Amadeus Quartet

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Amadeus Quartet


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First Choice - May 2006

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76 minutes


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Amadeus Quartet

Franck, C:

Piano Quintet in F minor, Op. 14

Clifford Curzon (piano)


Clarinet Quintet in A major, K581

Gervase de Peyer (clarinet)

Strauss, R:

Sextet from Capriccio, Op. 85

Cecil Aronowitz / William Pleeth

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Wolfgang Amadeus Mozart: Clarinet Quintet in A major, K. 581

I. Allegro

II. Larghetto

III. Menuetto - Trio 1 - Trio 2

IV. Allegretto con Variazioni

Cesar Franck: Piano Quintet in F minor, M. 7

I. Molto moderato quasi lento - Allegro

II. Lento, con molto sentimento

III. Allegro non troppo ma con fuoco

Richard Strauss: String Sextet, Op. 85, TrV 279a

String Sextet, Op. 85, TrV 279a

Gramophone Classical Music Guide


“Rarely can a case for live rather than studio performances have been made more persuasively than by the present disc, a study in contrasts if ever there was one. The Amadeus Quartet was celebrated for its homogeneity (accusations from critics of a plush or de luxe style were rare), yet this superb ensemble could easily accommodate other radically different players, and here Curzon's legendary nervous intensity is accentuated by the Amadeus, who join him in a performance of the Franck Quintet so supercharged it virtually tears itself apart. Taken from a 1960 Aldeburgh Festival concert, it eclipses all others (even Curzon's revelatory Decca disc). Curzon and his colleagues hurl themselves at music which clearly they see as hardly needing a cooling agent. How free and rhapsodic is Curzon's reply to the Amadeus's opening dramatico, and what a savage explosion of pent-up energy from all the players at 7'02"! Intonation may suffer in the finale's equestrian nightmare, but the concluding pages are overwhelming, and Curzon's darting crescendos at 3'56" and 58" are like snarls of defiance.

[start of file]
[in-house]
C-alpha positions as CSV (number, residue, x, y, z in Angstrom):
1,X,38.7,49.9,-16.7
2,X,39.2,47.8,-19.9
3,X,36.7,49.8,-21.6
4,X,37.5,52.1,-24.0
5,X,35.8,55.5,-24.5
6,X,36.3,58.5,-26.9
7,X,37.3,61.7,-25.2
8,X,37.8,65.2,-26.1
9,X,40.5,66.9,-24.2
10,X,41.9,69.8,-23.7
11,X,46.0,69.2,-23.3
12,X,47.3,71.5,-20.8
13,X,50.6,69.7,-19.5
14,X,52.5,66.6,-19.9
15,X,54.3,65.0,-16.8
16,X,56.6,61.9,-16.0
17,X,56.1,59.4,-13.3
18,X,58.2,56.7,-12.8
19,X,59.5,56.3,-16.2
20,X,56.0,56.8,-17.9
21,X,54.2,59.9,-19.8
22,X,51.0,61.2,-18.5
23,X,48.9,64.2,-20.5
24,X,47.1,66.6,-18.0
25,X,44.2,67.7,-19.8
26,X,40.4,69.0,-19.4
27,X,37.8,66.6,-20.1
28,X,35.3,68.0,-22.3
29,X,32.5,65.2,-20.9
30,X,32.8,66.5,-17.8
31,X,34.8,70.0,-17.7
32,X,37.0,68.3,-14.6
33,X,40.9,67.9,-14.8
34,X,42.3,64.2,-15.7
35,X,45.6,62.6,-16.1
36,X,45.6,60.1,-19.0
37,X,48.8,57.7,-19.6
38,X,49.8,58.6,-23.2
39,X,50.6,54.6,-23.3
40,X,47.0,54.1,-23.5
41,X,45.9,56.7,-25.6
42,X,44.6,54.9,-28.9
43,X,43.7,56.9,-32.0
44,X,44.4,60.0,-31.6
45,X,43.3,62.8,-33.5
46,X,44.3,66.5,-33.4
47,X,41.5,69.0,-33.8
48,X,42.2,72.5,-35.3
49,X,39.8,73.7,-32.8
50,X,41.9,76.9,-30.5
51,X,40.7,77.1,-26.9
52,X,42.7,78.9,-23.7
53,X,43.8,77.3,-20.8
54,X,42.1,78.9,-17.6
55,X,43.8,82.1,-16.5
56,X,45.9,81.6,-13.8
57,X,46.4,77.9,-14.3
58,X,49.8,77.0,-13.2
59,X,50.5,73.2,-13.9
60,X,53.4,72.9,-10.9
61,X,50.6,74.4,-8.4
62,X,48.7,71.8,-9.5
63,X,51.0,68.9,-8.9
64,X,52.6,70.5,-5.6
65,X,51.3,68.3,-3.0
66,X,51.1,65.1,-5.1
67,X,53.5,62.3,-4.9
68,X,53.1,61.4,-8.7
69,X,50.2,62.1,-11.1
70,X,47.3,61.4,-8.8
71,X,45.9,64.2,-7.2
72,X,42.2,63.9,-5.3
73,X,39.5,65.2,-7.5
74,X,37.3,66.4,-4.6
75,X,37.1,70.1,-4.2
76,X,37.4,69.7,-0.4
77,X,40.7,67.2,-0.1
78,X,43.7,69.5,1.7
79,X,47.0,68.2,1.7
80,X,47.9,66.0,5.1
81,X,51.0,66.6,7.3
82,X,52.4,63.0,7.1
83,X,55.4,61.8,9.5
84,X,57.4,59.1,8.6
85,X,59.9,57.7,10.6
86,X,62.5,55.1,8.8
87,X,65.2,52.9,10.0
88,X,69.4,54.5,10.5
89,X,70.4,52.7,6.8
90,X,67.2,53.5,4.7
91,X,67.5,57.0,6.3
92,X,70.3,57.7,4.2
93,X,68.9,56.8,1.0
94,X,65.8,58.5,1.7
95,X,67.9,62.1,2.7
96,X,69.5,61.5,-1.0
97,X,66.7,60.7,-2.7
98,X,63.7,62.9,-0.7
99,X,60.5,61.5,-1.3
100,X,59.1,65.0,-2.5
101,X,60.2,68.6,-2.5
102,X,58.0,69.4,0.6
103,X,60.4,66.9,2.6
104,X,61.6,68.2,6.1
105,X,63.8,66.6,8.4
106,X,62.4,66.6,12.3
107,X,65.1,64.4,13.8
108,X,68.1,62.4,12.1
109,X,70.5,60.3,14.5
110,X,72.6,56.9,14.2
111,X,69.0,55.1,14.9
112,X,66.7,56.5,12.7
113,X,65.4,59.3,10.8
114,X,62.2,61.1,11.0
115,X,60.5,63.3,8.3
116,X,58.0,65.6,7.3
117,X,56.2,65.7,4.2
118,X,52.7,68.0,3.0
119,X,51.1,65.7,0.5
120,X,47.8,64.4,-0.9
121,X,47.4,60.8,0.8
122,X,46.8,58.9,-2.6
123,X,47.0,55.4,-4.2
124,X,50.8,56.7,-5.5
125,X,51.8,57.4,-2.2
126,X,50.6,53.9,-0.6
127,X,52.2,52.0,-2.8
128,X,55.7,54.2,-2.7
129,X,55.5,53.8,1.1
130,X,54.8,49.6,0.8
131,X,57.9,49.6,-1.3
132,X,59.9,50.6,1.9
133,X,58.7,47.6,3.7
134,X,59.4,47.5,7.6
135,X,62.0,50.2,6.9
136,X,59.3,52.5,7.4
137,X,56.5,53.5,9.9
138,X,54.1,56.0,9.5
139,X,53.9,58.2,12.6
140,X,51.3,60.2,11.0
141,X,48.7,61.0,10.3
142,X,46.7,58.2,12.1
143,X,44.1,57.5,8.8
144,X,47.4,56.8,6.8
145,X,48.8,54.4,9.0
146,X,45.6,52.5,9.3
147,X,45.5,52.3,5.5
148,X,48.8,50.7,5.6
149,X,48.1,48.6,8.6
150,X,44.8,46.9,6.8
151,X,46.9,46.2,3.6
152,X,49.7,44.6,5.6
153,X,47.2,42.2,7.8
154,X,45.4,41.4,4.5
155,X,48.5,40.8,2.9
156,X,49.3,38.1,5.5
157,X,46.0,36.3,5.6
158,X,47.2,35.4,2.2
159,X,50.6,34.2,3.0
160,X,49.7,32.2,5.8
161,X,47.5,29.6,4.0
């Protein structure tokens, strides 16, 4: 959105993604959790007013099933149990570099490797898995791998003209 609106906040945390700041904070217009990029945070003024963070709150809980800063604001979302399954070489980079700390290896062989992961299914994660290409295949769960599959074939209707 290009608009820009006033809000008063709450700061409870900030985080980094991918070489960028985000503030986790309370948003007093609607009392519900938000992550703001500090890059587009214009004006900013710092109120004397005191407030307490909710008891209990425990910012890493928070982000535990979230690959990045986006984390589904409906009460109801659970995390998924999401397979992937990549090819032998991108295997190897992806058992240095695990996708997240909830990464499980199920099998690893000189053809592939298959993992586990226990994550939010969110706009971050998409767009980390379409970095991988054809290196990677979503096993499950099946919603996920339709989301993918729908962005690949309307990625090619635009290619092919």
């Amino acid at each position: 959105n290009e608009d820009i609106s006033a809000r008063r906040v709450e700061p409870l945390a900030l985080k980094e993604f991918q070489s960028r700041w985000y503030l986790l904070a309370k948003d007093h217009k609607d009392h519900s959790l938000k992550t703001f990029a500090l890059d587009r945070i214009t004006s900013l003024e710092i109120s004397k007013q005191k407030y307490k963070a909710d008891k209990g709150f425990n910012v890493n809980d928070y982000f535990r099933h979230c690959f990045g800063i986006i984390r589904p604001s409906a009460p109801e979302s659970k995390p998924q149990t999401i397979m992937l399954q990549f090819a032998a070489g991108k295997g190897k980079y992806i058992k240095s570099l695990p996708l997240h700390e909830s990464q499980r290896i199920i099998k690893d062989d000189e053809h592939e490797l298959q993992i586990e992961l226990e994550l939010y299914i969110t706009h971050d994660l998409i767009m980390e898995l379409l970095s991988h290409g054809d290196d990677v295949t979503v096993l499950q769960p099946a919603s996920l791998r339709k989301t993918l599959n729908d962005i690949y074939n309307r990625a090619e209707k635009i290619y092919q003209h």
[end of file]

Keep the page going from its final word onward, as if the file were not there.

At the opposite end of the spectrum is Mozart's Clarinet Quintet, that assuaging and elusive glory of the repertoire, played with all Gervase de Peyer's serenity and elegance. Yet again, the performance is essentially live, and has the sort of vitality and imaginative subtlety less easy to achieve or even countenance in the studio. And the same could be said of Cecil Aronowitz and William Pleeth, who join the Amadeus for Strauss's Prelude to Capriccio, aptly described in the notes as 'a sumptuous effusion of very late romanticism'. The recordings (1960-71) are vivid and immediate, and odd noises off only add to the sense of occasion. Finally, a word of warning; this performance of the Franck isn't for late-night listening: you'll sleep more peacefully after the Mozart.”

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